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4DCELLFATE — Result In Brief

Project ID: 277899
Funded under: FP7-HEALTH
Country: Spain

Epigenetic regulator complexes in health and disease

Epigenetic regulator complexes — nucleosome remodelling and deacetylation (NuRD) complex and Polycomb repressive complexes (PRCs) — are involved in cell fate decisions of embryonic stem cells (ESCs). These complexes are also implicated in the development of cancer stem cells, such as in leukaemia.
Epigenetic regulator complexes in health and disease
A major roadblock to fully exploiting the potential of full-genome sequencing is to truly understand how the information in each genome is actually used. Intriguingly, this is often controlled by so-called epigenetic regulation, which changes the output but not the sequence of the genome. Epigenetic changes can be pre-programmed but can also come from the environment.

The EU-funded 4DCellFate project would like to set the basis for understanding the 'epigenetic code'. Such a code guides the epigenetic regulation of cells during differentiation, for instance by telling an embryonic stem cell (ESC) what type of cell it should differentiate into (a muscle cell, a nerve, etc.). Often, such epigenetic guides are misregulated during diseases, such as cancers, and may even have causative effects.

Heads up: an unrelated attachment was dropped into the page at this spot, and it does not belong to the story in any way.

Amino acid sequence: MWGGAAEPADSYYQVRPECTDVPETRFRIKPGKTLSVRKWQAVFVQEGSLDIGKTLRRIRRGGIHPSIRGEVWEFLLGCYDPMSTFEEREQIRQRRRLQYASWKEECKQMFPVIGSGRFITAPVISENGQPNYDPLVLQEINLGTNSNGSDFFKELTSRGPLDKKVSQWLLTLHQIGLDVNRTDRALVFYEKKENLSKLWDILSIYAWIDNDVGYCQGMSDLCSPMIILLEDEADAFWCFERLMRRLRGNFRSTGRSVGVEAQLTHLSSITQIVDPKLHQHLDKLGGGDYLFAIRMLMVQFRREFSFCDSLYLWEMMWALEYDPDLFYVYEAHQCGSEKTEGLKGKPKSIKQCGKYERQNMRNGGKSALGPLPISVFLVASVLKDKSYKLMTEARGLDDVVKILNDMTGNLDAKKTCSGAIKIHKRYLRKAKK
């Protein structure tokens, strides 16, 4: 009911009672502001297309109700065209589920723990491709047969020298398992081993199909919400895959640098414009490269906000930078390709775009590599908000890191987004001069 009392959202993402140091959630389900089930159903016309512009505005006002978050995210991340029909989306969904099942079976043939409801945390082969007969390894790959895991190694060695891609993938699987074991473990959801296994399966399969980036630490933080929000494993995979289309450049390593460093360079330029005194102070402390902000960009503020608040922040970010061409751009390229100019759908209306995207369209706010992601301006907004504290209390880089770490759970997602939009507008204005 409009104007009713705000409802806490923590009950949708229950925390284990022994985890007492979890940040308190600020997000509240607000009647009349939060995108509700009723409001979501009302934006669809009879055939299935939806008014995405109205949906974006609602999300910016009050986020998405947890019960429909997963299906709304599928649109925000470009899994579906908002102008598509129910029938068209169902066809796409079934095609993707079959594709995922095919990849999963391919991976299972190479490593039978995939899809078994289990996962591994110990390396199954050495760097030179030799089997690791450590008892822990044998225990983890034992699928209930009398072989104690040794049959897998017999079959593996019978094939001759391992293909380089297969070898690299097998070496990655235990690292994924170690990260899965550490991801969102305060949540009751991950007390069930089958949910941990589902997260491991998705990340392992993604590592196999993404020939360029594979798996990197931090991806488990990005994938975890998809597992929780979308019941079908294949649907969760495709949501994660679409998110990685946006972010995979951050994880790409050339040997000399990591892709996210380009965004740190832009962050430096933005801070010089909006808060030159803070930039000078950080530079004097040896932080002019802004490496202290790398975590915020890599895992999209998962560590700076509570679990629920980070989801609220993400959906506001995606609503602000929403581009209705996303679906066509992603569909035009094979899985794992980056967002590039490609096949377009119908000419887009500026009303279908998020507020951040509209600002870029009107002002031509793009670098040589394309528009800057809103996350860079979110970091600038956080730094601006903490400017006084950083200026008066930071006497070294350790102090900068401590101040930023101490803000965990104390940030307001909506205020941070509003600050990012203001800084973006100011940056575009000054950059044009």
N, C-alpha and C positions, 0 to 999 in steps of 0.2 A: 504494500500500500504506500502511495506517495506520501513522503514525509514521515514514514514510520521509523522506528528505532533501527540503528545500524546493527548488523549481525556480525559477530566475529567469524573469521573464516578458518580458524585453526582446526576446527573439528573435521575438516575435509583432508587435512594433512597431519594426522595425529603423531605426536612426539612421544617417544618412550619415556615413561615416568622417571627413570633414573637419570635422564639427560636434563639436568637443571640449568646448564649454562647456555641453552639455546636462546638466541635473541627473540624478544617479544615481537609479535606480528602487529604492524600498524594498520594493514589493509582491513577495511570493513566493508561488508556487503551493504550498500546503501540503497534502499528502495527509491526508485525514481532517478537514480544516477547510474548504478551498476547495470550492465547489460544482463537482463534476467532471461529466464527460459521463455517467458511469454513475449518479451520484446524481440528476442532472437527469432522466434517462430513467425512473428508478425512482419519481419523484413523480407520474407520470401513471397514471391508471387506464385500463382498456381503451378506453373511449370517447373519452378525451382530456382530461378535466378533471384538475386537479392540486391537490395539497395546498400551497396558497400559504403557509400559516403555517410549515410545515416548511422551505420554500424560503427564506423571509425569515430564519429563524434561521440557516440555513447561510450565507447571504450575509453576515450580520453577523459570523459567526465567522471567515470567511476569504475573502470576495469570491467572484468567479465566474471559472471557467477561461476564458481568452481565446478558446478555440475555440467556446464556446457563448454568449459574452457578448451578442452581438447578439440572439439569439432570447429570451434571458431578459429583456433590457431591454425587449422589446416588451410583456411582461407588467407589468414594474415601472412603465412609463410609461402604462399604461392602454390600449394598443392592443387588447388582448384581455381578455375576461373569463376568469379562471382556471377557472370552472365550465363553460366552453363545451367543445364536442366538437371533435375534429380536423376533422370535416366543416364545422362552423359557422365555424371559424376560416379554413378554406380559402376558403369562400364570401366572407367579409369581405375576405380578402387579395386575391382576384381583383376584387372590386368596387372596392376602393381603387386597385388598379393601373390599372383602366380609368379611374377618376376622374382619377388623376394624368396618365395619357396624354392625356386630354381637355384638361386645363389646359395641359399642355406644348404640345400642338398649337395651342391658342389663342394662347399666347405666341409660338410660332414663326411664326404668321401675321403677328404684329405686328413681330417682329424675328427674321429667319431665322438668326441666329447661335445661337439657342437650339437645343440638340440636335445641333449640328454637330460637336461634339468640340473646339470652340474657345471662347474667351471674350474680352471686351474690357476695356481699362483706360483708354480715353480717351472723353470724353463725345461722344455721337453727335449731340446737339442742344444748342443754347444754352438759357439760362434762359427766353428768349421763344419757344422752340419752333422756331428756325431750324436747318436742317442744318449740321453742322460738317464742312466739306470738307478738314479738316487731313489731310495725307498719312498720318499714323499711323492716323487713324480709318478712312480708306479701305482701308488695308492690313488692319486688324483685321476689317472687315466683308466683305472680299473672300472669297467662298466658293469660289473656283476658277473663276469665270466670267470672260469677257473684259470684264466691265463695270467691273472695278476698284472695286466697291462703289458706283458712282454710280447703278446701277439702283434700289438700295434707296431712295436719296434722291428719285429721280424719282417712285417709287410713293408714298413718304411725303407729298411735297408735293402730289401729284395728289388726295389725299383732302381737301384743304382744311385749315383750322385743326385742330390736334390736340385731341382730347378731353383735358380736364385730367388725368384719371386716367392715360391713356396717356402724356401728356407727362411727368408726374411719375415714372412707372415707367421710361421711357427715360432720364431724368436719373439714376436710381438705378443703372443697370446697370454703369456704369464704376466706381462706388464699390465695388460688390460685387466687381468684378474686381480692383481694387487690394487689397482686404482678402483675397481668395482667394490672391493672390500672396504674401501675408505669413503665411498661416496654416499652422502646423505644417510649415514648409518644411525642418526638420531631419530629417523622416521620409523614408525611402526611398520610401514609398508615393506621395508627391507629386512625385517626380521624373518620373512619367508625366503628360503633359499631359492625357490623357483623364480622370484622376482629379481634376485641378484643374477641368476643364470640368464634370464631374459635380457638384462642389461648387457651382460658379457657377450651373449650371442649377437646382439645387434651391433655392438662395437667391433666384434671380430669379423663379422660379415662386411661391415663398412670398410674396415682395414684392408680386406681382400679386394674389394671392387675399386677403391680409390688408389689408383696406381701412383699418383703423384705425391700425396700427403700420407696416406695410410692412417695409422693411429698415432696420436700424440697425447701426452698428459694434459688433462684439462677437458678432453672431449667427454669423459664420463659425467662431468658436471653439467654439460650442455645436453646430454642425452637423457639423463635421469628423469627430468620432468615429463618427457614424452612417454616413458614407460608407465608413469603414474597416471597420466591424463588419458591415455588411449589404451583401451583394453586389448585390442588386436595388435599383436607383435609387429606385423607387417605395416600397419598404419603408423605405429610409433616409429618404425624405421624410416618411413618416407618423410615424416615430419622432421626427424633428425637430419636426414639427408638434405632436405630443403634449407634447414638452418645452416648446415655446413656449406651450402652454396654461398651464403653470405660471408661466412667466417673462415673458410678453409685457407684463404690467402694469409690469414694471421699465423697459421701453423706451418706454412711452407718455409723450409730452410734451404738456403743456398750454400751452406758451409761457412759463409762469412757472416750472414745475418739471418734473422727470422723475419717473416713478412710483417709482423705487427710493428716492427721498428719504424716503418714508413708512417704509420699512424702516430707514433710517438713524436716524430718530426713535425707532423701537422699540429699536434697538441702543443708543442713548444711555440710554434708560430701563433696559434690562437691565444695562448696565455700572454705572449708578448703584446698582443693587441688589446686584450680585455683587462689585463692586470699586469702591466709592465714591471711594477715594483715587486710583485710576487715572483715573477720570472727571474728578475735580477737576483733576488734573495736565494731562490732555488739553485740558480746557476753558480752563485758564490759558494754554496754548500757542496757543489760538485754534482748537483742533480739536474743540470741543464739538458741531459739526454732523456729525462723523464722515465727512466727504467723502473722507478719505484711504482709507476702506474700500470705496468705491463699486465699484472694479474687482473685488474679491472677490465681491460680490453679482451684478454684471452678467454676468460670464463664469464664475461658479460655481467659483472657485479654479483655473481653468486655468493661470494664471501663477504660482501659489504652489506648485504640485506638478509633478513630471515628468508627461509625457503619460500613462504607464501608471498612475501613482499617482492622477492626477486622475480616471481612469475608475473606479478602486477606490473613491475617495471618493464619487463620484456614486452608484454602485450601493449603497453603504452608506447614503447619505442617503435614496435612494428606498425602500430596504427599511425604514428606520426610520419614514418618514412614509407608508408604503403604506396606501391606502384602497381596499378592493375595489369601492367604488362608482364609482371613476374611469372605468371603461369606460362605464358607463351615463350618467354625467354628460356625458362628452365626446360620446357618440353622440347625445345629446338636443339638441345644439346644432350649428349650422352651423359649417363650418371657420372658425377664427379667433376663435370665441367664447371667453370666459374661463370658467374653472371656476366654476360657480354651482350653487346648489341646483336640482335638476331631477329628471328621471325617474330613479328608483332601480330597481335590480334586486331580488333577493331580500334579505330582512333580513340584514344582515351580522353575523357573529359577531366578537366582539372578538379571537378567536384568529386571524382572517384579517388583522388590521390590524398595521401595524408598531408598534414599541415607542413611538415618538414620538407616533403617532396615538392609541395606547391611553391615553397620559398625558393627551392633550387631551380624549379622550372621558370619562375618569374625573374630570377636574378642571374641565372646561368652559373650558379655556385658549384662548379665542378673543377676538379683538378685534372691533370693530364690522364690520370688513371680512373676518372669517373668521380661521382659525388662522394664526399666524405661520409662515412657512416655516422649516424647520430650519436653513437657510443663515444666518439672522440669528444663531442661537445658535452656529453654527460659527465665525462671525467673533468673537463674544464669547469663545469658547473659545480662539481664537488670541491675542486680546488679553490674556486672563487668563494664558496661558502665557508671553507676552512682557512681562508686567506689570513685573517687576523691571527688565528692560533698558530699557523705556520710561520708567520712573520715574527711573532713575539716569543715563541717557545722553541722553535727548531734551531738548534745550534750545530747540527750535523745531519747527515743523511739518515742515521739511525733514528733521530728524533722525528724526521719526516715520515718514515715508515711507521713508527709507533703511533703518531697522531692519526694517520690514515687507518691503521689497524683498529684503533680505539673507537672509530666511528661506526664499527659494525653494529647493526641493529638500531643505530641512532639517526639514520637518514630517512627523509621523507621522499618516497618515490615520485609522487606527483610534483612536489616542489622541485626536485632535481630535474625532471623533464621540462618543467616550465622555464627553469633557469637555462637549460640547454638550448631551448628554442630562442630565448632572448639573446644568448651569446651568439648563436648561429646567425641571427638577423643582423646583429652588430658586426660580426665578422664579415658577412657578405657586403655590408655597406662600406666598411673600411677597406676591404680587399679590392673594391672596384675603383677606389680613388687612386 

A multidisciplinary consortium comprised of academic and industrial partners has been brought together in 4DCellFate to analyse two major epigenetic regulatory complexes: PCR and NuRD. 4DCellFate scientists will characterise changes in structure and function of the PRC and NuRD complexes in ESC differentiation and cancer. For this, they will use state-of-the-art techniques, including ChIP-seq analysis, X-ray crystallography, mass spectrometry (MS) and electron microscopy, to study the interactions between proteins, nucleosomes and nucleic acids over time and space dimensions.

Several significant discoveries have been made so far. Accurate structure and compositions of NuRD and PRC1/2 complexes were obtained along with potentially useful novel interacting molecules using ChIP-seq in mouse ESCs (mESCs). A flexible, sensitive and high-throughput genetic screening technique was developed for testing cell lines using a small interfering RNA (siRNA) library. This will be used to identify Polycomb regulators in mESCs.

Technical breakthroughs will also help move the project forward. For instance, a novel high-throughput protein crystallisation and X-ray structure determination tool called MultiTRAQ was developed for rapidly characterising protein complexes using MS that considerably shortened processing times from over a year to only a few days. Protocols were also developed to automate the identification of structures in NuRD and PRC1/2 complexes. Finally, multi-protein expression was achieved with a MultiBac-based expression technique along with purification protocols for NuRD and PRC complexes.

Data integration is ongoing for a comprehensive analysis of temporal variations of NuRD and PRC complexes during ESC differentiation. Small molecule screening will be set up to identify potential inhibitors or compounds that can modulate activity in these complexes to alter cell fate decisions.

Research results are disseminated through publications in several peer-reviewed journals as well as on the project website. Elucidating epigenetic complexes could also optimise the selective differentiation of induced pluripotent stem (iPS) cells, providing more options for stem cell cancer therapy and regenerative medicine.

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